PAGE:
When paper clothing first arrived on the mass market, it had not yet hardened into a touchstone for class identity. Like Howard Paul in “The Age of Paper”, commentators recognized its potential usefulness, but they also felt awkward about replacing their fine linens with something so mundane and ephemeral. In 1858, a cartoon in Australia’s Melbourne Punch magazine showed one man tearing off a piece of another’s paper collar as tinder to light his pipe.
Still, there were occasions for men of any class to think of wearing paper, as on business trips where laundry needs would impose a burden. Turf, Field, and Farm, a New York sporting journal for elite men, gave another reason: hired washerwomen—and sometimes even wives—were liable to perform their jobs badly, which in turn provoked bad tempers in the men. “We hate to swear,” the paper mused, “but do abhor badly washed linen.” It was a misogynistic thing to say, and probably tinged with nativism as well, for washing was job for immigrants. But it also shows an interest in paper that reached beyond clerks.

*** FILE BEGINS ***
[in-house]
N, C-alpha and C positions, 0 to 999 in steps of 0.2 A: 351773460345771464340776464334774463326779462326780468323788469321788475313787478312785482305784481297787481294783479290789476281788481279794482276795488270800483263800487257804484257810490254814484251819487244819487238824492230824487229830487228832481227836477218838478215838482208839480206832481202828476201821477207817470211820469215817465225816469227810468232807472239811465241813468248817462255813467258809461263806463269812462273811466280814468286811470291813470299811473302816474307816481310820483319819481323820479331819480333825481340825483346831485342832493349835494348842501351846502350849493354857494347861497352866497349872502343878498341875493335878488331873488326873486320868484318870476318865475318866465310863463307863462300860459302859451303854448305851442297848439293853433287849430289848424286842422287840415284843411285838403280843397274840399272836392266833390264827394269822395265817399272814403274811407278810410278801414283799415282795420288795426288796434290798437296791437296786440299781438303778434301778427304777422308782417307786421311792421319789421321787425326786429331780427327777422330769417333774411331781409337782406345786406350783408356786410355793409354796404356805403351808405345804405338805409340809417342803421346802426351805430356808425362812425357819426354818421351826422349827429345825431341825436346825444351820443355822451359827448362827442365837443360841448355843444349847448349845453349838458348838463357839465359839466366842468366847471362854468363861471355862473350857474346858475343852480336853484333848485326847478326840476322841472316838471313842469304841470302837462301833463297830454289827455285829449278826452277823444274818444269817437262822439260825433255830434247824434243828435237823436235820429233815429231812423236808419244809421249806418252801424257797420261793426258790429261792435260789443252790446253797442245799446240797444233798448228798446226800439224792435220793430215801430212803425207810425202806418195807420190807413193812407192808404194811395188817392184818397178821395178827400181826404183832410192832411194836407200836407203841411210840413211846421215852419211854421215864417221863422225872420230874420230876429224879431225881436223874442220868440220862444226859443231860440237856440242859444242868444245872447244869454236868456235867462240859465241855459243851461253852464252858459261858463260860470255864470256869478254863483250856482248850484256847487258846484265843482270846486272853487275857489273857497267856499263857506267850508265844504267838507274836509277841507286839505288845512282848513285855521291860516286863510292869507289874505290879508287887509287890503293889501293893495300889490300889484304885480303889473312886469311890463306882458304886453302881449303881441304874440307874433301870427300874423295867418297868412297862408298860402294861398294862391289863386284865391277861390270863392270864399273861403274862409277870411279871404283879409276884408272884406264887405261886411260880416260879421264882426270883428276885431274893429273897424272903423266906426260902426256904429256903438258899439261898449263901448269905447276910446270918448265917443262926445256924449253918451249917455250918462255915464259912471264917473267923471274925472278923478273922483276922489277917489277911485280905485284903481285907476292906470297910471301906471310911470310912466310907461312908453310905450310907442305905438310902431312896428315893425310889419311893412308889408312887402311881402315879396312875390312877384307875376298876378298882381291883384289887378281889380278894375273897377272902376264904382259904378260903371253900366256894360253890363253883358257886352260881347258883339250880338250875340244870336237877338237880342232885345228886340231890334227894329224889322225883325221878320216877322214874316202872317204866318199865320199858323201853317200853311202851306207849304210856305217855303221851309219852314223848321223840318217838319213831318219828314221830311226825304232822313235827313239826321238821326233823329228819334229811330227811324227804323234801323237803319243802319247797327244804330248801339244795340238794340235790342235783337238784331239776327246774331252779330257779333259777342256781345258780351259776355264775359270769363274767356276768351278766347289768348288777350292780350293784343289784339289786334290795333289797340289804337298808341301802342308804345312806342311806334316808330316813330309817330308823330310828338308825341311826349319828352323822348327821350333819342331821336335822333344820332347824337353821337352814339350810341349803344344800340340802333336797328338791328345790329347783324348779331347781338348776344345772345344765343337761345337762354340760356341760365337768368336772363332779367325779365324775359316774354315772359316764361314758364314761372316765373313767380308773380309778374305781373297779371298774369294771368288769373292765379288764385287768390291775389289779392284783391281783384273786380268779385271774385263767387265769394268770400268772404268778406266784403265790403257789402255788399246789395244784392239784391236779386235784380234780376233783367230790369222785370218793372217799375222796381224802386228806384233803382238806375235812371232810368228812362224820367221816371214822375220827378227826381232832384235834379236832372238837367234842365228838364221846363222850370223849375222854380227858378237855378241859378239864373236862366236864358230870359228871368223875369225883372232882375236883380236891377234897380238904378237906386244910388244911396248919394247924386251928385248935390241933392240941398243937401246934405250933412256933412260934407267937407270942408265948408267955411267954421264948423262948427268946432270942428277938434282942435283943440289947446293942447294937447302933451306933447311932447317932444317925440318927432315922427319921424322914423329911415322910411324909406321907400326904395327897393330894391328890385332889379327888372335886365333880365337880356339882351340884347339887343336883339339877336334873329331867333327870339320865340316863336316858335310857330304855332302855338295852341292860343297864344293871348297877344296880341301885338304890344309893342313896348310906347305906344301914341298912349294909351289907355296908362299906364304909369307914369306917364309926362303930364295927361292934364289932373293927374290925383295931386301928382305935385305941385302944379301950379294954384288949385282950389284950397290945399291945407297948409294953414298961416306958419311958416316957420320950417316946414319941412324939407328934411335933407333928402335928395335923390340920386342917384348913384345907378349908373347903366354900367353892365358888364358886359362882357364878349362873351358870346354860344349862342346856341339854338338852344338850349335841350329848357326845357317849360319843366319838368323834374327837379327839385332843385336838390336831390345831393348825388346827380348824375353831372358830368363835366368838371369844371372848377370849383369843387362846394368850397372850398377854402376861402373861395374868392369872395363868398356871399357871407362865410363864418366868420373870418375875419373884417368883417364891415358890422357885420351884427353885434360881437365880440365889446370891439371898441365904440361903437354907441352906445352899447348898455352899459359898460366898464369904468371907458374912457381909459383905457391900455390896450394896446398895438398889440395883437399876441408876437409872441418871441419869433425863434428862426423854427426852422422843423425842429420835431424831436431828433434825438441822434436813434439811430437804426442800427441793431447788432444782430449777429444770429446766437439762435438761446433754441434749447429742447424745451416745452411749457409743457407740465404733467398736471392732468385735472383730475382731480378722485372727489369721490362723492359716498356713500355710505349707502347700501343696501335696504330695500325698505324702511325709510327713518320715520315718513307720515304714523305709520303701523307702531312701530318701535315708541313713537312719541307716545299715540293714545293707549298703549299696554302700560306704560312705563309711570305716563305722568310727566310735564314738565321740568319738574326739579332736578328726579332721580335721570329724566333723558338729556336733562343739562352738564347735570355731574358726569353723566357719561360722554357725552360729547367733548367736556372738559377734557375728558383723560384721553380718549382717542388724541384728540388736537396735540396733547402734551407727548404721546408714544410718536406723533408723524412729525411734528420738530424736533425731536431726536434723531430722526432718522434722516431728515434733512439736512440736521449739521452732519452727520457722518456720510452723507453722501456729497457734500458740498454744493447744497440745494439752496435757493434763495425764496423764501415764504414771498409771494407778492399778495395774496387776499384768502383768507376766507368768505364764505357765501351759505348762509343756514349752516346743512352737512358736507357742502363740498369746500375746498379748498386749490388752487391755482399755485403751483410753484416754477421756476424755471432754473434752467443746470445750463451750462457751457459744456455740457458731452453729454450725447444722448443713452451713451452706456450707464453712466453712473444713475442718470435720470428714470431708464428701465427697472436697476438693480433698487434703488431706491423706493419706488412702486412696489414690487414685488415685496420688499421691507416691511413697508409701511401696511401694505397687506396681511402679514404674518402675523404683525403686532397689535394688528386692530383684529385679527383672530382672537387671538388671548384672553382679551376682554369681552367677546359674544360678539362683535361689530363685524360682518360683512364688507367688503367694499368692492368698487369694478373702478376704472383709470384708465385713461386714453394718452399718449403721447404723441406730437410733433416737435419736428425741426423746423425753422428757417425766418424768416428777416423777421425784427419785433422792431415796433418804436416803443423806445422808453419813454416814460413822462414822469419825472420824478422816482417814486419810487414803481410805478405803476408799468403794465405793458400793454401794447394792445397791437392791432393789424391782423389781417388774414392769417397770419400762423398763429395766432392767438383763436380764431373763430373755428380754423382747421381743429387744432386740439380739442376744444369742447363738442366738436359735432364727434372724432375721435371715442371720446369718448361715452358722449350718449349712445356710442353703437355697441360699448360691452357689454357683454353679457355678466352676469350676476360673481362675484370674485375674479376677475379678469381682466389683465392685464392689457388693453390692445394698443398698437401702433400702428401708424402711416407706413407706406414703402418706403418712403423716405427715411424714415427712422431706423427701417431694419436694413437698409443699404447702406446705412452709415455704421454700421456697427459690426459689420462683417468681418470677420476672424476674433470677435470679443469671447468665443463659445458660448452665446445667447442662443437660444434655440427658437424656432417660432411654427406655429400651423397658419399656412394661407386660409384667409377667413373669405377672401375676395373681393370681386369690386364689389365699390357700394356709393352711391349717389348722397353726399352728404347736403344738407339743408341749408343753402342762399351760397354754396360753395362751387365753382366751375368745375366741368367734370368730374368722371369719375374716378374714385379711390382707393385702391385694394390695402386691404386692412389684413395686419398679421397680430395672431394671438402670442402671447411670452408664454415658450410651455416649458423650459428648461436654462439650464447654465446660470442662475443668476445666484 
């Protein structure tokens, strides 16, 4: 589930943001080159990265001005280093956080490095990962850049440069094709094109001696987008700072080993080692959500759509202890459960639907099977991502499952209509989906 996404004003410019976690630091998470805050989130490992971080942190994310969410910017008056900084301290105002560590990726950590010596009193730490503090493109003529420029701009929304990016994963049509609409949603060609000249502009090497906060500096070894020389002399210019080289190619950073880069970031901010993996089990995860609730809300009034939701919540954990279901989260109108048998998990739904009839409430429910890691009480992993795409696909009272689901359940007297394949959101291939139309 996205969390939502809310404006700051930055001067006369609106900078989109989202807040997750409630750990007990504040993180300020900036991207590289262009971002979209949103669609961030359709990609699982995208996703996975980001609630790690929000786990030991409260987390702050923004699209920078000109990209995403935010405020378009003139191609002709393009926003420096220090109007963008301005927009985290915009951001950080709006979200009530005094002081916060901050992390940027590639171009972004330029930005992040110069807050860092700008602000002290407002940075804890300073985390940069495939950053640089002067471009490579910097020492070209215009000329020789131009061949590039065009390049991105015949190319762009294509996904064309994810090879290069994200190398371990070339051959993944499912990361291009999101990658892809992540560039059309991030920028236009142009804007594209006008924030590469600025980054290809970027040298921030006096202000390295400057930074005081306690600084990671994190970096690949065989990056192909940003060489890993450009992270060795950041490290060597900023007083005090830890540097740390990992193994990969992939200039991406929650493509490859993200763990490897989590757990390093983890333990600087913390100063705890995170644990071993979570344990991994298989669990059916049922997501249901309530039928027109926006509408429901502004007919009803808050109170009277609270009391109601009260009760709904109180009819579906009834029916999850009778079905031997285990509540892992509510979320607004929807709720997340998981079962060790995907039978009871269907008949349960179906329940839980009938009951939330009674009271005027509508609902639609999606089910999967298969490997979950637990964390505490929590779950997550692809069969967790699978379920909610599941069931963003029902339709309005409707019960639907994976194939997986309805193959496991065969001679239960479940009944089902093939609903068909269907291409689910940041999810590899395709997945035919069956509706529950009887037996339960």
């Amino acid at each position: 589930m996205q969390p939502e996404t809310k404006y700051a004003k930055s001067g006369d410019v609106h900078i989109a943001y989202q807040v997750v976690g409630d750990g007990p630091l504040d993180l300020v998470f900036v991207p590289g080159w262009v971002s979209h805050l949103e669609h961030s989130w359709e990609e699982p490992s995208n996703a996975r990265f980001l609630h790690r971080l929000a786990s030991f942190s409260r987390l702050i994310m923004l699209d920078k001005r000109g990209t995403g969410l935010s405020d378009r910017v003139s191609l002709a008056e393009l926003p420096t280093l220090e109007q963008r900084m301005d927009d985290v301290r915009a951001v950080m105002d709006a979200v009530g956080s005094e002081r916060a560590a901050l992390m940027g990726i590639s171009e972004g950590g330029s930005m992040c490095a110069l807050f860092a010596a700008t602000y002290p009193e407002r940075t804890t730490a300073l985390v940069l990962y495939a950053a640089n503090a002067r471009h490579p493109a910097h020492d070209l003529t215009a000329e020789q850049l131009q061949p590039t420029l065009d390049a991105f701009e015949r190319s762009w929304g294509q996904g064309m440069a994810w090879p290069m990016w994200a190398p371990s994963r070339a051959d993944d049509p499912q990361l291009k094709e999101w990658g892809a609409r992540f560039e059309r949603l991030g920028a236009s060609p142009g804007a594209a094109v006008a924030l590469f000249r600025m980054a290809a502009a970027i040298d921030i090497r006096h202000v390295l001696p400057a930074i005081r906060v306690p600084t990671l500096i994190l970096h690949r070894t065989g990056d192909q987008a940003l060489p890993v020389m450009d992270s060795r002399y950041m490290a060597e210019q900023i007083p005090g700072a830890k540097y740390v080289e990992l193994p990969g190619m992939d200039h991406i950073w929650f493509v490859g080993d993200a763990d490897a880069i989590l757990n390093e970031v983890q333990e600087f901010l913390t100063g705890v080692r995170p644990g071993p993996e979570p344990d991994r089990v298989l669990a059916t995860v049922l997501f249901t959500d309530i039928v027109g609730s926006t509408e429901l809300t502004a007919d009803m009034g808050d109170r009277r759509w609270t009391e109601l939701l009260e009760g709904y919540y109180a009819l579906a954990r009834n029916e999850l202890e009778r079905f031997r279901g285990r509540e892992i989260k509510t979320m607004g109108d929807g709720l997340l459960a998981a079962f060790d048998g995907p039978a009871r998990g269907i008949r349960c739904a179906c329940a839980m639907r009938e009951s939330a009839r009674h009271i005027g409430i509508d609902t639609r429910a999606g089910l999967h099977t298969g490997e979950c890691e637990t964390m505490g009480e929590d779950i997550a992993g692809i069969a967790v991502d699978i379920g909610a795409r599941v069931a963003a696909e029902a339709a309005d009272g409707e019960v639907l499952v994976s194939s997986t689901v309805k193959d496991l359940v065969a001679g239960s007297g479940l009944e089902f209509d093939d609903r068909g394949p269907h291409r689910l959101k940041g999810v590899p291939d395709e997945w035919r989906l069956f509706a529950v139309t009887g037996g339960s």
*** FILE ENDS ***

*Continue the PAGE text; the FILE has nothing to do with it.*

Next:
In truth, housewives may have been equally eager to rid themselves of collar and cuff duty. In 1860, Godey’s Lady’s Book of Philadelphia included a puff piece on the novelty and convenience of paper, directing readers to William Lockwood’s shop on the fashionable Chestnut Street. Godey’s was a titan of its time, pricier than its competitors but unrivaled in circulation. Its iconic fashion plates made it an influential voice among upper-class and upwardly striving middle-class women alike—a voice that crossed over into menswear as well.